A History of Japan
June 2000, ©2000, Wiley-Blackwell
Part I: Beginnings:.
1. Geology, Climate, and Biota.
2. From Origins to Agriculture.
Part II: The Age of Dispersed Agriculturalists (400 BCE - 1250 CE):.
3. Political Consolidation to 671 CE.
4. Establishing the Ritsuryô Order (672-750).
5. Ritsuryô Adaptation and Decay (750-1250).
6. Classical Higher Culture (750-1250).
Part III: The Age of Intensive Agriculture (1250-1890):.
7. The Centuries of Disorder (1250-1890).
8. Medieval Higher Culture (1250-1550).
9. Establishing the Bakuhan Order (1550-1700).
10. The Age of Growth (1590-1700).
11. Stasis and Decay (1700-1850).
12. Crisis and Redirection (1800-1890).
Part IV: The Age of Industrialism: Early Decades (1890-Present):.
13. Early Imperial Triumph (1890-1914).
14. Early Imperial Society and Culture.
15. Later Imperial Politics and Economy (1914-1945).
16. Later Imperial Society and Culture (1914-1945).
17. Drift to Disaster (1914-1945).
18. Entrepreneurial Japan: Politics and Economy (1945-1990).
19. Society and Environment (1945-1990).
20. The Culture of Entrepreneurial Japan (1945-1990).
Epilogue: Japan Today and Tomorrow.
A. Tables I-X.
B. Chinese Words: Wade-Giles & Pinyin Orthographies.
C. Glossary of Japanese Terms.
- Provides a complete history of the region from 8000 BC to the
- Covers all varieties of history from cultural and social to economic and environmental.
"Not until Conrad Totman's A History of Japan has there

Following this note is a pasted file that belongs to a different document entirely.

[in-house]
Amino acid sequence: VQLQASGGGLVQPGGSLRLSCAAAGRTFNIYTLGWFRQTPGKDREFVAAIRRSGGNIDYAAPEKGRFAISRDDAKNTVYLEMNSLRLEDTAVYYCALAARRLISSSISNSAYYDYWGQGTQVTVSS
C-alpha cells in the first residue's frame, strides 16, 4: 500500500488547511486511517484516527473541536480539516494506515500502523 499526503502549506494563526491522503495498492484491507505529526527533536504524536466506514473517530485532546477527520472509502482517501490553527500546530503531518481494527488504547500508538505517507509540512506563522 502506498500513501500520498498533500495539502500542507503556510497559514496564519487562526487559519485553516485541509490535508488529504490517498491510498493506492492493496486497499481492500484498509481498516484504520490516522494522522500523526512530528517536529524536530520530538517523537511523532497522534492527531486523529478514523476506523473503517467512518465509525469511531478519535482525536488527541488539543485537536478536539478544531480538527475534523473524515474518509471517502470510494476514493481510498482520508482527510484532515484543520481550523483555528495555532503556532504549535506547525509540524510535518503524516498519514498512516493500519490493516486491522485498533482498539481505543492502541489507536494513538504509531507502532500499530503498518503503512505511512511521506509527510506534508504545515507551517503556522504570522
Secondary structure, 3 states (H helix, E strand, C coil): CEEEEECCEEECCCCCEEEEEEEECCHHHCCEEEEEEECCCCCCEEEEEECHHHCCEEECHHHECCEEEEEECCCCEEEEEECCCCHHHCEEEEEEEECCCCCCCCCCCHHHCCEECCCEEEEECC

been such a sophisticated and detailed record of Japan's past, one
that combines and critiques the standard perspectives while adding
a new vision all its own. In a word, this is the best single-volume
examination of Japan's history available .. A History of
Japan is a masterpiece." Monumenta Nipponica
"A clear and concise overview of the whole of Japanese history."
"Students and the ... general reader ... will profit from
engagement with this book." English Historical Review
"A History of Japan is one of the most perceptive and
illuminating studies of Japan's history to have appeared in English
in recent decades, and is likely to be widely used by teachers,
students and researchers." Times Higher Education
"Totman's work reflects its author's erudition, expansive vision, and humanism. It will suit the needs of instructors and many general readers perfectly." David Howell, Princeton University, for the Journal of Japanese Studies